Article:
Kitchen Table Economics

How Much Do We Really Pay for Health Care?

Most of us don't know how much we really pay for health care because costs are hidden and insurance companies (or the government) pay bills for us. We pay in, but don't have much control over what is paid out.
Hospital Hallway

If somebody asked you to explain how much you pay for healthcare, what would you say?

Most of us would calculate our answer based on what we pay out of pocket. The majority of us have a premium deducted from our monthly check, and then there’s office visit co-pays, prescriptions, annual deductibles for hospitalizations, and so forth. That’s what we think we pay for healthcare. Some think it’s a lot.

It’s really a very tiny fraction of the cost we are all personally paying, yet never realize it.

David Goldhill, CEO of Game Show Network, is the author of “Catastrophic Care: How American Health Care Killed My Father – And How We Can Fix It.” He calculated the real cost of health care for a typical healthy American lifespan and came up with a shocking number.

First, understand that health insurance is just another way your employer compensates you for the work you do. For tax reasons, it is better for you that the employer buys the health insurance: Your health care is bought with untaxed money. But to the employer, there is no difference: $6,000 is $6,000, whether spent on giving you a raise or buying health coverage for you.

Either way, every nickel comes from your own pocket.

So imagine you are an entry-level employee: Salary $35,000 (before taxes), and receiving a health plan that costs $7,500. The employer pays $6,000 of that plan and charges you a $1,500 annual premium.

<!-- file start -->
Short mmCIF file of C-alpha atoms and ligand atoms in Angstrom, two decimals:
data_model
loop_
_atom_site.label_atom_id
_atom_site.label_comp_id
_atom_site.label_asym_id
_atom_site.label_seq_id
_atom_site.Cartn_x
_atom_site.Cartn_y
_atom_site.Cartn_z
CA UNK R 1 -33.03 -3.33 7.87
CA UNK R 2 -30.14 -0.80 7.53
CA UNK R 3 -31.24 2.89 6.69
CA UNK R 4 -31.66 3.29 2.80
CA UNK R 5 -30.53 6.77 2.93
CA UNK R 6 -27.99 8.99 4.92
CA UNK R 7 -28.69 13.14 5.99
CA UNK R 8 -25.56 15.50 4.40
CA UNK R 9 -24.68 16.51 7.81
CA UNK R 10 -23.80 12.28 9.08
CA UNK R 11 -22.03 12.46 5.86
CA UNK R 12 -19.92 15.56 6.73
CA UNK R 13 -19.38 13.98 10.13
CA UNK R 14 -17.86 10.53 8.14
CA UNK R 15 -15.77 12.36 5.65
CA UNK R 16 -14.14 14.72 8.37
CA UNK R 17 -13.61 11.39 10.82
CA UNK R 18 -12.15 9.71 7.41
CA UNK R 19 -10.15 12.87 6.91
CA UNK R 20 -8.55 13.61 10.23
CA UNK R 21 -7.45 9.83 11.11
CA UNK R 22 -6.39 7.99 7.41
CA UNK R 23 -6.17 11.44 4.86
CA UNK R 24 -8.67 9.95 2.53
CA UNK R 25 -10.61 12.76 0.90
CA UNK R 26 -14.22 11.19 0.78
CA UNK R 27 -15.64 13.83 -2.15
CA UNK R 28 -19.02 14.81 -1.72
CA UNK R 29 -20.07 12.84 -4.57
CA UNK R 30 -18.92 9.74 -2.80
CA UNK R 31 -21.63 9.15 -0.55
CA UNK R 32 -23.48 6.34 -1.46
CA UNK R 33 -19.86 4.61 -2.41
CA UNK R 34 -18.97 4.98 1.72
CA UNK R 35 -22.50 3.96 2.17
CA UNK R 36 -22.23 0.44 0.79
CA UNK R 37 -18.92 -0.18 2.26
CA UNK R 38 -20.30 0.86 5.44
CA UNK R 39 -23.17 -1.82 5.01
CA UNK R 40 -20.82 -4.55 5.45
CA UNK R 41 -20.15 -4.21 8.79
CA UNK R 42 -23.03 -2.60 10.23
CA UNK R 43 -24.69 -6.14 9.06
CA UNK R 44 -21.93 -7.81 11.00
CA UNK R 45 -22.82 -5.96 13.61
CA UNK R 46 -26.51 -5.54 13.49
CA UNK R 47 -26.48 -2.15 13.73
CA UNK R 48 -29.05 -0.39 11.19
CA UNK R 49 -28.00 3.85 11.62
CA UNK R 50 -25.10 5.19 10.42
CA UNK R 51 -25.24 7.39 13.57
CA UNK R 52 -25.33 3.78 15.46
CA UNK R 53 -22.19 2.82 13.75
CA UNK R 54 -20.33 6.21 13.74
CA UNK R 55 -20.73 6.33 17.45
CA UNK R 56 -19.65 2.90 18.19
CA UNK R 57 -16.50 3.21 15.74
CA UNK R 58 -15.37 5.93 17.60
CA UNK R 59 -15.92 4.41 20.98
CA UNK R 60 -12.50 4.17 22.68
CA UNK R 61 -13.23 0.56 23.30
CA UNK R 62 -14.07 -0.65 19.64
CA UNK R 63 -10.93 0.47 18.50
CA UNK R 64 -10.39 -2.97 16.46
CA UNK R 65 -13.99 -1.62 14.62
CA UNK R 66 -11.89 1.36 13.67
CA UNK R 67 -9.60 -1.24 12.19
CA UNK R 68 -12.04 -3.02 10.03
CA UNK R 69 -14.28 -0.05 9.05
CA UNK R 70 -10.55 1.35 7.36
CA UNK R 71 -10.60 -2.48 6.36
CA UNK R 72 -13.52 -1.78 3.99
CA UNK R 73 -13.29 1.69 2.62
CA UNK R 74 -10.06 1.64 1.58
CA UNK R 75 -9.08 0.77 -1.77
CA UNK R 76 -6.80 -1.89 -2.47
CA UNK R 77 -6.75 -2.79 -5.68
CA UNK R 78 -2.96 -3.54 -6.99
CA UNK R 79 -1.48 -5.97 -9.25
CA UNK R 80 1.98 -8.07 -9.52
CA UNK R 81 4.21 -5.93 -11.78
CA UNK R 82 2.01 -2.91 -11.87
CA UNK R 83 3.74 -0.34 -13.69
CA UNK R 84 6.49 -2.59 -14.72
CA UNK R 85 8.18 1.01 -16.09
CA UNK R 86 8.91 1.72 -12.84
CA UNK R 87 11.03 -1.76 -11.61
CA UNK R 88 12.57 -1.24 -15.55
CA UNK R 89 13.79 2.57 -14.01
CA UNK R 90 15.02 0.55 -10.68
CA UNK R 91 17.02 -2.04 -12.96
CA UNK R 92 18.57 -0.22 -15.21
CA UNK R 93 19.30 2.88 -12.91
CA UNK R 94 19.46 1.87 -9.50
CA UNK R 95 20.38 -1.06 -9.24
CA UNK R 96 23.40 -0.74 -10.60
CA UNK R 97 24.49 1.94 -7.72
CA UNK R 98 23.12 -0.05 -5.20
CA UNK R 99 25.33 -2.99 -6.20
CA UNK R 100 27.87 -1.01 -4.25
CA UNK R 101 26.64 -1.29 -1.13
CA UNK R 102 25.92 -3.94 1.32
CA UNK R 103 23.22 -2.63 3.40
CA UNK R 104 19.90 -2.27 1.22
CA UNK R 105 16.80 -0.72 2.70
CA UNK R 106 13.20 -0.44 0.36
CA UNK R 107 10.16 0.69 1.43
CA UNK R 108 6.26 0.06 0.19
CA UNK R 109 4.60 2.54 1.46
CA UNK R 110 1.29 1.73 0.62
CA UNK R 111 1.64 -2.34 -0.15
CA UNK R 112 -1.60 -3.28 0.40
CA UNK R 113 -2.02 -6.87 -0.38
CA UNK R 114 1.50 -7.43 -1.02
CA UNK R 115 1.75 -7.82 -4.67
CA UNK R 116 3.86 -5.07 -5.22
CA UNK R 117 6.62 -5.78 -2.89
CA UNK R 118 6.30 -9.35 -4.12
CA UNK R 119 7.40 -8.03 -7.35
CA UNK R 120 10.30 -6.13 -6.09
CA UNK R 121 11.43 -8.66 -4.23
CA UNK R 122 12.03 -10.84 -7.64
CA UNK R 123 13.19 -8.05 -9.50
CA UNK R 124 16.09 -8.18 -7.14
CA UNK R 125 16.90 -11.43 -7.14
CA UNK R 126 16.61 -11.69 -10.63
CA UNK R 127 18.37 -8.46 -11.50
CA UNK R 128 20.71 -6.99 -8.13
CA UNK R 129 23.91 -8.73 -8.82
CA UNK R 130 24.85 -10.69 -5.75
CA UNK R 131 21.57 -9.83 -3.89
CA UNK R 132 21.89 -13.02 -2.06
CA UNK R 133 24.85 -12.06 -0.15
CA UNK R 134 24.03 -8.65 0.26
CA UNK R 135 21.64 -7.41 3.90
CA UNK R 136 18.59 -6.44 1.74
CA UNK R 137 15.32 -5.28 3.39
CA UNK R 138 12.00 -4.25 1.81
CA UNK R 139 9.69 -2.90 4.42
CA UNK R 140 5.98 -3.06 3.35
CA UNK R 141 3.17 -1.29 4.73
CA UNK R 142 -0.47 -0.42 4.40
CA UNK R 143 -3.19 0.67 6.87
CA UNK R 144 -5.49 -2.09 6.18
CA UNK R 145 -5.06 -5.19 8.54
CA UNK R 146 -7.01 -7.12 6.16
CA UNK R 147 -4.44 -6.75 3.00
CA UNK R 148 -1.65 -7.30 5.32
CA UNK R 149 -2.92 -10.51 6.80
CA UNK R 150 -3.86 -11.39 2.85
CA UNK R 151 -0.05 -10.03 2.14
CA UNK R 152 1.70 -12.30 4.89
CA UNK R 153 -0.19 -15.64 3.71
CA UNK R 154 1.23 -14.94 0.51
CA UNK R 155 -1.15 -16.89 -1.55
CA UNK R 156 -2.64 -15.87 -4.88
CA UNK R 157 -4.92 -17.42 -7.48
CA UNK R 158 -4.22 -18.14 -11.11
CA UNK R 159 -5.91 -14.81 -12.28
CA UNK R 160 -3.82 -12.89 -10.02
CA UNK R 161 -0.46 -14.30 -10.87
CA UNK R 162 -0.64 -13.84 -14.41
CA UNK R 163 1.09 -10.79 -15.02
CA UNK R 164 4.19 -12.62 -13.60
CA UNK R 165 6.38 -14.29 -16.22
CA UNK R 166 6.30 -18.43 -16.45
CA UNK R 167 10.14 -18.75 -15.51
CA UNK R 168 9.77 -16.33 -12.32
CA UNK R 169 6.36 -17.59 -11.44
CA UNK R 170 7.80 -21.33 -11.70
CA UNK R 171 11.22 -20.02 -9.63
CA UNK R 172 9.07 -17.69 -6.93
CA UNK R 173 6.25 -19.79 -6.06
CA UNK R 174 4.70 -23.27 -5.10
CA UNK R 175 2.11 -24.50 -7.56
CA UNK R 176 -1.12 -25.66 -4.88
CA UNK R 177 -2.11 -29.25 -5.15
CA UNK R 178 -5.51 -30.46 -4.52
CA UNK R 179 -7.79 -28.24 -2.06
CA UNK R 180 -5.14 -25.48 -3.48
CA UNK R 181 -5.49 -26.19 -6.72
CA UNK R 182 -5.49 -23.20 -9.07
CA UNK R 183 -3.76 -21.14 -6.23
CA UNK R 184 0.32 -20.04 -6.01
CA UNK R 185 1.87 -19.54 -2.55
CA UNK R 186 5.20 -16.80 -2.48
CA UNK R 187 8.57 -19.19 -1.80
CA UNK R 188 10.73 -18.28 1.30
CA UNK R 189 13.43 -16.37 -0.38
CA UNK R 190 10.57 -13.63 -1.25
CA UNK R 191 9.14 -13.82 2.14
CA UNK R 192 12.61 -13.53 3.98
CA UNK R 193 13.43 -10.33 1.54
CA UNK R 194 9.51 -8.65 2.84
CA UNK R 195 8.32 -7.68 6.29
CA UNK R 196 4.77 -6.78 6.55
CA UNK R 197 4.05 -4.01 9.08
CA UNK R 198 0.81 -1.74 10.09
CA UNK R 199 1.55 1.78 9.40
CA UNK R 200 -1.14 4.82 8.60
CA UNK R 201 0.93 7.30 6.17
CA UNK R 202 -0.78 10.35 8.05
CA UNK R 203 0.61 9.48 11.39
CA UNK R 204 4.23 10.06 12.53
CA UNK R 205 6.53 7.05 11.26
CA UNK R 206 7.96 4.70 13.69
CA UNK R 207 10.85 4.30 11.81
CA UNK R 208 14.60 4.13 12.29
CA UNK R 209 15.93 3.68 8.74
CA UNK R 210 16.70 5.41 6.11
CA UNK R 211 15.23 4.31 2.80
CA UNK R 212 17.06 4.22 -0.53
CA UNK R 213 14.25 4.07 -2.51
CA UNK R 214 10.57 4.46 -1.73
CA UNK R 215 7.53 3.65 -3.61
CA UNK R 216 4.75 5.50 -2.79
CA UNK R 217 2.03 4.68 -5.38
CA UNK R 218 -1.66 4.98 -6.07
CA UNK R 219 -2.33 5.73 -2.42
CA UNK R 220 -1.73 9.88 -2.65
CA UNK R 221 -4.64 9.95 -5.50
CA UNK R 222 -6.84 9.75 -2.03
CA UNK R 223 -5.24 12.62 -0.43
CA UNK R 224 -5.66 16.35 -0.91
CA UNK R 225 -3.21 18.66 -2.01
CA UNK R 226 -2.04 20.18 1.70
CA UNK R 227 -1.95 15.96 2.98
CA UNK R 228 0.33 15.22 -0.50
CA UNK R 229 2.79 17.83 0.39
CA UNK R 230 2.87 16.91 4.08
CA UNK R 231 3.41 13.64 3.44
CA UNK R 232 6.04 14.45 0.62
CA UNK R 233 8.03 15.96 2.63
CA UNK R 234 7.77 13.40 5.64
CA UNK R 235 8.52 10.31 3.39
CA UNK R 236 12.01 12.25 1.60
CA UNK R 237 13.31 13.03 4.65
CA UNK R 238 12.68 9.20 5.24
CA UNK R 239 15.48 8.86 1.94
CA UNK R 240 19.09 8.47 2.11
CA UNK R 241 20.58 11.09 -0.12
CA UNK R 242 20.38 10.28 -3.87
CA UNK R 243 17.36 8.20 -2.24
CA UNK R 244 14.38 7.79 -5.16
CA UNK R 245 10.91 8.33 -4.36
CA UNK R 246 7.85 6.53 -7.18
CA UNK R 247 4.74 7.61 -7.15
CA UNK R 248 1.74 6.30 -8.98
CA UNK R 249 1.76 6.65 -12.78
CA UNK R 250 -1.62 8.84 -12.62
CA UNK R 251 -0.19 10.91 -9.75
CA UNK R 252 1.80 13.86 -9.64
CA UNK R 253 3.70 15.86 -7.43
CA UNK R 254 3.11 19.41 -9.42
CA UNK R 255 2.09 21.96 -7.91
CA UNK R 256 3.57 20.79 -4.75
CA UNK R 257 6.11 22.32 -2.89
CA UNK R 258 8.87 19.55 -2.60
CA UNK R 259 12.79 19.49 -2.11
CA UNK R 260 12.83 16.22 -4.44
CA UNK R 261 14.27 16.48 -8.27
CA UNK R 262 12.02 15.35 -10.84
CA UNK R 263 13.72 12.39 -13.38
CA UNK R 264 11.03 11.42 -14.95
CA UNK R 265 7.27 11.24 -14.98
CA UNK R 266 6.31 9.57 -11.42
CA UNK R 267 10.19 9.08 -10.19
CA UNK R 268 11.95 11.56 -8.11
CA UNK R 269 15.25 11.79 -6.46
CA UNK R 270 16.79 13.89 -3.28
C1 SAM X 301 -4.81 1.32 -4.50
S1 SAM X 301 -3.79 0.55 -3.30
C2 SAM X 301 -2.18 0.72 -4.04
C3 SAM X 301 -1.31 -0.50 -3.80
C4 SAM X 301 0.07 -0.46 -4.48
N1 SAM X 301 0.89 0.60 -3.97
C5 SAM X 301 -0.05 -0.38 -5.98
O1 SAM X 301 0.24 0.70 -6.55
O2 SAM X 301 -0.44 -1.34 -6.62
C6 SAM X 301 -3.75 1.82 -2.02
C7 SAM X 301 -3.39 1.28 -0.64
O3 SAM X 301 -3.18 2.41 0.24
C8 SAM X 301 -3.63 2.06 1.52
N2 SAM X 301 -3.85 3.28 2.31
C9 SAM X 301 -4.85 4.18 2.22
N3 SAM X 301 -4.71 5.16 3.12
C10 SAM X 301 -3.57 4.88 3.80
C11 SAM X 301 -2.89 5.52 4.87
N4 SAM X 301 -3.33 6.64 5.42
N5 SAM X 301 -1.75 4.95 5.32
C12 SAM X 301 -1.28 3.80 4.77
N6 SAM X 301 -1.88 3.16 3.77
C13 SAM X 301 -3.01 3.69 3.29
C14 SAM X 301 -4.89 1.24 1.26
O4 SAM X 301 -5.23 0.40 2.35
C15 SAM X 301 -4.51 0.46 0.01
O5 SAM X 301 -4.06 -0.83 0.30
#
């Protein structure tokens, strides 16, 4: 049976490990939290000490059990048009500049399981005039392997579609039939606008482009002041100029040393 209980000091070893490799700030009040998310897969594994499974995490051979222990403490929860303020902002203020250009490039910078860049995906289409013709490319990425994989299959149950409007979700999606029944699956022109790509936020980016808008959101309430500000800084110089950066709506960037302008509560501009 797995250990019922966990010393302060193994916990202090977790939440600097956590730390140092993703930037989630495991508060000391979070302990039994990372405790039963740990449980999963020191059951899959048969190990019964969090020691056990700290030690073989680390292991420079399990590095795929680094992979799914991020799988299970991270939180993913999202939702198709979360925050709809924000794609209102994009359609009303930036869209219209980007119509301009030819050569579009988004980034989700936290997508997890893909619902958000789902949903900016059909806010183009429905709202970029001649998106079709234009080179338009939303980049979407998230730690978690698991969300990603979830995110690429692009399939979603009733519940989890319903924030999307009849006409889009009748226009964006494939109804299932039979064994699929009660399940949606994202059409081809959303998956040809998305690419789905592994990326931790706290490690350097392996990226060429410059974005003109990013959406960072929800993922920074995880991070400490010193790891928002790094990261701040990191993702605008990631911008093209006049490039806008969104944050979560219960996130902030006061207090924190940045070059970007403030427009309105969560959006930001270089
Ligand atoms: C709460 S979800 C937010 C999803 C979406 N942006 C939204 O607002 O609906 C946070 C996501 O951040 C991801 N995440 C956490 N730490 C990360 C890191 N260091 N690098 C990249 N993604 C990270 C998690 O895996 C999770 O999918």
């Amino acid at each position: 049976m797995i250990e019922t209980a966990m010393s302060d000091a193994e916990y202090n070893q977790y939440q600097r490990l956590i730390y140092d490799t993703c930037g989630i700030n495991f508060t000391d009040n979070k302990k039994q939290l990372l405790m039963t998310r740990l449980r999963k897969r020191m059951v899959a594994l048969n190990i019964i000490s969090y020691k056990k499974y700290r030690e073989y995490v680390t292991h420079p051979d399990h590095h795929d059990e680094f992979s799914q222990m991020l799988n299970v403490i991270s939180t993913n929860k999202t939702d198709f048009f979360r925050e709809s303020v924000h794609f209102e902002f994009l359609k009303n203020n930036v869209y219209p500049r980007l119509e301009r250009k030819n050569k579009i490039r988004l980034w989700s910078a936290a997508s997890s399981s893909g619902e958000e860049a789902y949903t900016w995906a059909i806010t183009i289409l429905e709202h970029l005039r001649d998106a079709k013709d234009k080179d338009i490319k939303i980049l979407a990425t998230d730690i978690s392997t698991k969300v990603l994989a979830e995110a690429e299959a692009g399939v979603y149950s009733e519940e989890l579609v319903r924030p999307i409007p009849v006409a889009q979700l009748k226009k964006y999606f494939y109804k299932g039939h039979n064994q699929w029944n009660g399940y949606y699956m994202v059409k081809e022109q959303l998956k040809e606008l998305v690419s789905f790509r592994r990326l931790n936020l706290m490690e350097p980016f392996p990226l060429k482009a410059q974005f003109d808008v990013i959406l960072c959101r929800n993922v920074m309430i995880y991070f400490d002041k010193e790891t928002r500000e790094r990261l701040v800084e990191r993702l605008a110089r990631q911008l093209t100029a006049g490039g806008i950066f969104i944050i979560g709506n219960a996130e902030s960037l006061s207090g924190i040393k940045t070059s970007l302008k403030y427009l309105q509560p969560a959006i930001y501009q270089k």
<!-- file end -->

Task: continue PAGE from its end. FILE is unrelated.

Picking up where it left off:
You may think of yourself as a $35,000 worker with $1,500 in medical premium bills, but your employer sees you as a $41,000 employee ($35,000 + $6,000.) Already, that’s $6,000 of the $7,500 hidden from you, and it will cost more as you grow older and raise a family. Family policies can easily cost double: $15,000.

It gets worse. Goldhill explains that annual paycheck deductions for Medicare ($508) also need to be added to your tab. Your employer also pays Medicare taxes for you ($508) that you don’t see. And there’s the taxes you pay to state and federal governments: Medicaid and other government health spending chews up 10 percent of state taxes and 20 percent of federal taxes.

And so forth. Just in your first year, you’ll really pay more than $10,000 for health care, despite your $35,000 salary.

Assume a 4 percent raise each year, retirement at 65, and death at 80. Your lifetime earnings will be $3.85 million, and Goldhill calculates you will pay $1.9 million of it for health care!

In previous Kitchen Table Economics lessons we explained how the hidden cost of the medical care you buy contributes to the huge increases in health care spending. This is the flip side: The hidden personal bottom line for a runaway system with no price controls.

We need a real health reform law that puts patients in charge of their $1.9 million.